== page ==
Welcome to the November 2009 issue of School of Nursing News, an electronic newsletter designed to inform, engage, inspire, and connect with faculty members, staff, students, alumni, and other constituents of the University of Maryland School of Nursing (UMSON).
Franklin Lecture Features Noted Author Barbara Ehrenreich
Best-selling author and journalist Barbara Ehrenreich delivered the 2009 Dean’s Distinguished Virginia Lee Franklin Lecture, “Nickel and Dimed: On (Not) Getting By in America,” on Nov. 12. Ehrenreich highlighted her recent work on the plight of the already poor during our nation’s current recession. “I thought the media coverage about the recession focused too much on people who had been wealthy or middle class – such hard times that one woman had to cut back on her personal trainer,” Ehrenreich said. “I believe the real story of the recession is the blue collar person who is already struggling. Blue collar unemployment is rising three times faster than white collar unemployment.” She encouraged health care workers to join the fight for higher wages, more affordable housing, and better access to medical care.
“Green” Conference Addresses Ways of Creating a Healthier,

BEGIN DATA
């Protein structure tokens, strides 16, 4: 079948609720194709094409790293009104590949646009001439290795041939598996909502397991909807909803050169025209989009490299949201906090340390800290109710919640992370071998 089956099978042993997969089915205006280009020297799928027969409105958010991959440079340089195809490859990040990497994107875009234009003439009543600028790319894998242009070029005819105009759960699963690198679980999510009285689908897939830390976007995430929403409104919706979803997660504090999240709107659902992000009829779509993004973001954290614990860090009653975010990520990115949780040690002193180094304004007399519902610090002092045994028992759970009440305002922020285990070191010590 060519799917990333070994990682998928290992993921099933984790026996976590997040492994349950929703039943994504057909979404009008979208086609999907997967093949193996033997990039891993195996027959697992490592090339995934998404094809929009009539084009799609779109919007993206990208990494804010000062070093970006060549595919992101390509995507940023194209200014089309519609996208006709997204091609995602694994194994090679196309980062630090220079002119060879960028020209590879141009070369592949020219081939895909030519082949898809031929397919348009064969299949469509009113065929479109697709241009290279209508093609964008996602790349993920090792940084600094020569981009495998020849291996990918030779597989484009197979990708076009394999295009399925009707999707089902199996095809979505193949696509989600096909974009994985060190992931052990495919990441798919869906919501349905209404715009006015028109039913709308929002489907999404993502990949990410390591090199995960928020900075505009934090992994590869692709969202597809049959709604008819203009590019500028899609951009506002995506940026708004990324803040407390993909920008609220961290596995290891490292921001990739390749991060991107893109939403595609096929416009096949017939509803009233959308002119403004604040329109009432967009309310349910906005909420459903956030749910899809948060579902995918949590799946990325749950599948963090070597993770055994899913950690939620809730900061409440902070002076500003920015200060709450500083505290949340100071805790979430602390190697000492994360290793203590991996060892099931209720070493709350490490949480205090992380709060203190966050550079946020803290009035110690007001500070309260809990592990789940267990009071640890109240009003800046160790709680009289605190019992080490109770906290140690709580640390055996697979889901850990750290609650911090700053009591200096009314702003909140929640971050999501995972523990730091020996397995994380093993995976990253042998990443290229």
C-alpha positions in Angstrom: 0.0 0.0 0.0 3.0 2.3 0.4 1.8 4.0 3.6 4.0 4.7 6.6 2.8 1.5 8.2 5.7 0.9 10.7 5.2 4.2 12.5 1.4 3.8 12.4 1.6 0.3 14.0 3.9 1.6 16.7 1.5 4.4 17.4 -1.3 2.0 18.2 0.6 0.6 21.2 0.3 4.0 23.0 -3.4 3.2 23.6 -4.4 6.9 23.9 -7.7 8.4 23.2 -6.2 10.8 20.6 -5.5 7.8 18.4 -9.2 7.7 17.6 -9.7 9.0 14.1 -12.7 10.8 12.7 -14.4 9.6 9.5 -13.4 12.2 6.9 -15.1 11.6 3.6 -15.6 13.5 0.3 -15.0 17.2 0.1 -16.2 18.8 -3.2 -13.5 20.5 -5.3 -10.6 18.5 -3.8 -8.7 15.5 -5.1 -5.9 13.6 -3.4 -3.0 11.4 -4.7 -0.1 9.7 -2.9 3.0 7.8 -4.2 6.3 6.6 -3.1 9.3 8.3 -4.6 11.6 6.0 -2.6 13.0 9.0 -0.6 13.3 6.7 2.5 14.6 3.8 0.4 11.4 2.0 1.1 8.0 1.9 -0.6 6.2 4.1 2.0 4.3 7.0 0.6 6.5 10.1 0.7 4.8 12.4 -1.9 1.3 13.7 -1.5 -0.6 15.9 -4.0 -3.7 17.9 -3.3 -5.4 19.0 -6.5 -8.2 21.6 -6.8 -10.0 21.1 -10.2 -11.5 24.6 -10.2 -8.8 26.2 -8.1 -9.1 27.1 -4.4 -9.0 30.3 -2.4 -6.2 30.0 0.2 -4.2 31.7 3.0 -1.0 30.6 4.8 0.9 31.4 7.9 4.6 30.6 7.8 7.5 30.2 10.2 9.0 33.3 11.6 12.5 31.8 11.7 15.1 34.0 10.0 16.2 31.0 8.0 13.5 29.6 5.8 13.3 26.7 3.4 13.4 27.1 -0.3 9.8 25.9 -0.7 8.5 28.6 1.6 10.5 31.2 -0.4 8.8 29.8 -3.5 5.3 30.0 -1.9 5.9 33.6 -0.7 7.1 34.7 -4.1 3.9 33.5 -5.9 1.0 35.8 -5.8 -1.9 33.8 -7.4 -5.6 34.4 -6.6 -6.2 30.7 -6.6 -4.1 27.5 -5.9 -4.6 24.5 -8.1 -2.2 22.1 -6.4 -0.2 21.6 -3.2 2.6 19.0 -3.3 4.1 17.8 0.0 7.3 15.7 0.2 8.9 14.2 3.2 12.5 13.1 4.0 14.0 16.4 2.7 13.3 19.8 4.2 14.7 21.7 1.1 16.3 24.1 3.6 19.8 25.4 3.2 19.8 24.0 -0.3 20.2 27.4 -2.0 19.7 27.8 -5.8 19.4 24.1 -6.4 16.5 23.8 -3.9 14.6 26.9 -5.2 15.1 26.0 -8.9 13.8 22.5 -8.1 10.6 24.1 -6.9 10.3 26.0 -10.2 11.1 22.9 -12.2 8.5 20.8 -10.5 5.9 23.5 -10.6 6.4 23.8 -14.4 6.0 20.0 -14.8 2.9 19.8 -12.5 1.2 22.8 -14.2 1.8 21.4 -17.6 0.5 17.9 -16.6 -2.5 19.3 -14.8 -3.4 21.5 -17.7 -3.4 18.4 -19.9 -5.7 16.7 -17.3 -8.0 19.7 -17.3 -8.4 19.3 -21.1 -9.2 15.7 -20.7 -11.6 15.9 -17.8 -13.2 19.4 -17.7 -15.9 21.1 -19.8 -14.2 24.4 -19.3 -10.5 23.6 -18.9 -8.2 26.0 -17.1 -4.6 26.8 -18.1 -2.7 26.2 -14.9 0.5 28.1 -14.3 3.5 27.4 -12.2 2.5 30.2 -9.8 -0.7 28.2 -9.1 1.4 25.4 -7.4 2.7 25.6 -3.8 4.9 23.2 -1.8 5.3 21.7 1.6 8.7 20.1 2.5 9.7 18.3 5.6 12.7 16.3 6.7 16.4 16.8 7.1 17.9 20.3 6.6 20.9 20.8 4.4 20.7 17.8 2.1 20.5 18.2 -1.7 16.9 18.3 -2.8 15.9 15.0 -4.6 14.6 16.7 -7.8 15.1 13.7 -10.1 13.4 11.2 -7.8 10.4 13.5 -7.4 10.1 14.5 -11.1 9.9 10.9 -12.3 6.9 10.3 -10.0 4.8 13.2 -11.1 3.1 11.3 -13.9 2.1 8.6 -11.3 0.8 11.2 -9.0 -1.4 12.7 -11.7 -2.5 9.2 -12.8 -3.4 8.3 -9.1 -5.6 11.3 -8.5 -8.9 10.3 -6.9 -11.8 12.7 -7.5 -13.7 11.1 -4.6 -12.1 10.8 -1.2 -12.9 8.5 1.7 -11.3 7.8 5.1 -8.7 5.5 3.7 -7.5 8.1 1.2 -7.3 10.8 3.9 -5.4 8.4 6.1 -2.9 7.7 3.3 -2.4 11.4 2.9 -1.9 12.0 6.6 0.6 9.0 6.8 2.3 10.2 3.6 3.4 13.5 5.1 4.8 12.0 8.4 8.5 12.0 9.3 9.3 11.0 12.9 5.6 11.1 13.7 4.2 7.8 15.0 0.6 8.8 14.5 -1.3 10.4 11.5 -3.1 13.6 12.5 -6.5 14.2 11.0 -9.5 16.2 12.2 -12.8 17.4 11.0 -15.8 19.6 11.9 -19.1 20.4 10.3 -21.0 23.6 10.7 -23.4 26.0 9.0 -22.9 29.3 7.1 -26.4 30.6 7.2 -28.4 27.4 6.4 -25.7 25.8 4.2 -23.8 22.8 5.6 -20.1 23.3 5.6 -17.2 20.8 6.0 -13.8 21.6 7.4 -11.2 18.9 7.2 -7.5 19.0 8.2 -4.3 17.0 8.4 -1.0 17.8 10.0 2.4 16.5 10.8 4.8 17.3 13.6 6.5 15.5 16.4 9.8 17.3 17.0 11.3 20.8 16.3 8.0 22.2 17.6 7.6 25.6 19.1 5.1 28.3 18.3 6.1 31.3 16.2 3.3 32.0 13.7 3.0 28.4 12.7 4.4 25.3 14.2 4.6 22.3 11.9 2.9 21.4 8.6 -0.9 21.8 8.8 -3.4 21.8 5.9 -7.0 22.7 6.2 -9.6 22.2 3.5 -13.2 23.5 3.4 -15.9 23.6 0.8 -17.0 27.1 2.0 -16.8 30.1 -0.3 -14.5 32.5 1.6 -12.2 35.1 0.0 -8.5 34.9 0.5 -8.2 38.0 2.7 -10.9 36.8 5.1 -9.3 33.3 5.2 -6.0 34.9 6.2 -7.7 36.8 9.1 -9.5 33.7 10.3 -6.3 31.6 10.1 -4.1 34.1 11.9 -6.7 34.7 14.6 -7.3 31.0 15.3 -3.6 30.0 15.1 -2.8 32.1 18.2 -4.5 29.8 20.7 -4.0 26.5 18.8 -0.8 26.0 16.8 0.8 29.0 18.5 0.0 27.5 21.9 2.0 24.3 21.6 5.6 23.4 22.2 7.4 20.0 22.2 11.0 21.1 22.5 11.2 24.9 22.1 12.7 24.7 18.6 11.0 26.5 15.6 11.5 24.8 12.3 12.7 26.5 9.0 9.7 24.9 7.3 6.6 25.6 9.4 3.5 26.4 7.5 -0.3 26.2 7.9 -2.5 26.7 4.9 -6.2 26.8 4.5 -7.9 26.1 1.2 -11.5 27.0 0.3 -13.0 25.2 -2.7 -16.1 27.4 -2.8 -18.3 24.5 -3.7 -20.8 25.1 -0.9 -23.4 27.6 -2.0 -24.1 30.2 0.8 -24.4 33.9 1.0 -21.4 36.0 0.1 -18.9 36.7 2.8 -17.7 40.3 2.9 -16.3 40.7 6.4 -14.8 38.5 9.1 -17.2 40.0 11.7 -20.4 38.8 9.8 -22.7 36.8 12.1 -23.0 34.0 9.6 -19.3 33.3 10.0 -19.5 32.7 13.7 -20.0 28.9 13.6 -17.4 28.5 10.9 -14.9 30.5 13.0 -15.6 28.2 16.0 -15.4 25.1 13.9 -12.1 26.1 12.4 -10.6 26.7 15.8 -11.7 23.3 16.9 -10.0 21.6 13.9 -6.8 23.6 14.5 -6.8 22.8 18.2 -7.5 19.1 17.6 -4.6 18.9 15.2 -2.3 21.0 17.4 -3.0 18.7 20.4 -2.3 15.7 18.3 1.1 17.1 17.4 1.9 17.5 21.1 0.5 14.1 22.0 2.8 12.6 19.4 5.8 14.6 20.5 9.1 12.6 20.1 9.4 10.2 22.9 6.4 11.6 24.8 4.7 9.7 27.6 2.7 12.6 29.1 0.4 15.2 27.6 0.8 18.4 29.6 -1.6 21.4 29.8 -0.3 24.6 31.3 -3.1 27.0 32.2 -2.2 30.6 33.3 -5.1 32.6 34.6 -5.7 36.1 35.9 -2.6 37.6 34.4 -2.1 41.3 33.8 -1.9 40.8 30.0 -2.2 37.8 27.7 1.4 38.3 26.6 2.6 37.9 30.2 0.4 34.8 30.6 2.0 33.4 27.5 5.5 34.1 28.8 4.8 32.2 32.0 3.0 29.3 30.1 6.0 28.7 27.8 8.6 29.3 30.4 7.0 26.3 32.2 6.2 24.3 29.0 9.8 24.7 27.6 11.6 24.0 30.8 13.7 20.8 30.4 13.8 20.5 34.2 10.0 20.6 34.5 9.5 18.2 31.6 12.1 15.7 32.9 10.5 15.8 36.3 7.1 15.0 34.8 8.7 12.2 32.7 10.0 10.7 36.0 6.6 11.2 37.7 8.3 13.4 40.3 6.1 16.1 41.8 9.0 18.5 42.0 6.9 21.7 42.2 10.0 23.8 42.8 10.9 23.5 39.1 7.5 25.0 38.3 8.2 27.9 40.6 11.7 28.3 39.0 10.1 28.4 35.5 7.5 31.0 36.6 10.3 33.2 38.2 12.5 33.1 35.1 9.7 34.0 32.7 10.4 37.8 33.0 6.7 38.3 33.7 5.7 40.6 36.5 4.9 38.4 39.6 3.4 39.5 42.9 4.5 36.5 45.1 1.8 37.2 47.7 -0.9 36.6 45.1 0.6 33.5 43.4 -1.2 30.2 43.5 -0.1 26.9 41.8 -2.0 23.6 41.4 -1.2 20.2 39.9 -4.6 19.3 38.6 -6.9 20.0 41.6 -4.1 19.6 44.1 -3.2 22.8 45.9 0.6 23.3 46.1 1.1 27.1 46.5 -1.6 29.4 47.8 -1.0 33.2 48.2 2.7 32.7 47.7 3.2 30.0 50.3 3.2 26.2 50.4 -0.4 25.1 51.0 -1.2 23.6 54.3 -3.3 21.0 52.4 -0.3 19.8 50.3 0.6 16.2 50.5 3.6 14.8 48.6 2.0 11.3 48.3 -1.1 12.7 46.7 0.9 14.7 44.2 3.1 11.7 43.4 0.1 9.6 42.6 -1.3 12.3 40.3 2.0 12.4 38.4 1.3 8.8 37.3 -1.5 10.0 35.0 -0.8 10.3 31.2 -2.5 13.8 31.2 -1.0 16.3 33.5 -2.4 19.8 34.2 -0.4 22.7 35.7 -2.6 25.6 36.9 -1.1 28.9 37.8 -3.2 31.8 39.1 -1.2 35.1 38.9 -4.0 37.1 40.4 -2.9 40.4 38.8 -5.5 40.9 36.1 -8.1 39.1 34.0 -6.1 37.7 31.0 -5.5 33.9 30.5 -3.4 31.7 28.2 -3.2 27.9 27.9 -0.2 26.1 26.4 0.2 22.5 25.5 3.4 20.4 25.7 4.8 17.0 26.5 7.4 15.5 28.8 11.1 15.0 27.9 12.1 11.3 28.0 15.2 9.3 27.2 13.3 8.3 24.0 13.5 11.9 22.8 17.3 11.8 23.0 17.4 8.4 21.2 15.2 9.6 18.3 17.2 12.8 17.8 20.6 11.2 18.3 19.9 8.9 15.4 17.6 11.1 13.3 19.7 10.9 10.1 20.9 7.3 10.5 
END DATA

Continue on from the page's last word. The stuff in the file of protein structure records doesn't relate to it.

More Sustainable Environment
More than 200 regional and national health care professionals gathered at UMSON on Nov. 6 to discuss how to create a healthier and more sustainable environment for hospital staff, patients, and communities. Kathy Gerwig, MBA, vice president, Workplace Safety and Environmental Stewardship Officer, Kaiser Permanente, delivered the keynote address, “Critical Pathways to Sustainability in Health Care: Kaiser Permanente’s Blueprint for Success.” During the conference, the Environmental Protection Agency presented Trailblazer Awards to the University of Maryland Medical Center, LifeBridge Health, Atlantic General Hospital, the Maryland Veterans Administration, Franklin Square Hospital Center, and Montgomery Hospital for their leadership in advancing sustainability in a particular area of their operations. The Sustainable Health Care Partnership Award was presented to the Maryland Hospitals for Healthy Environment (MDH2E).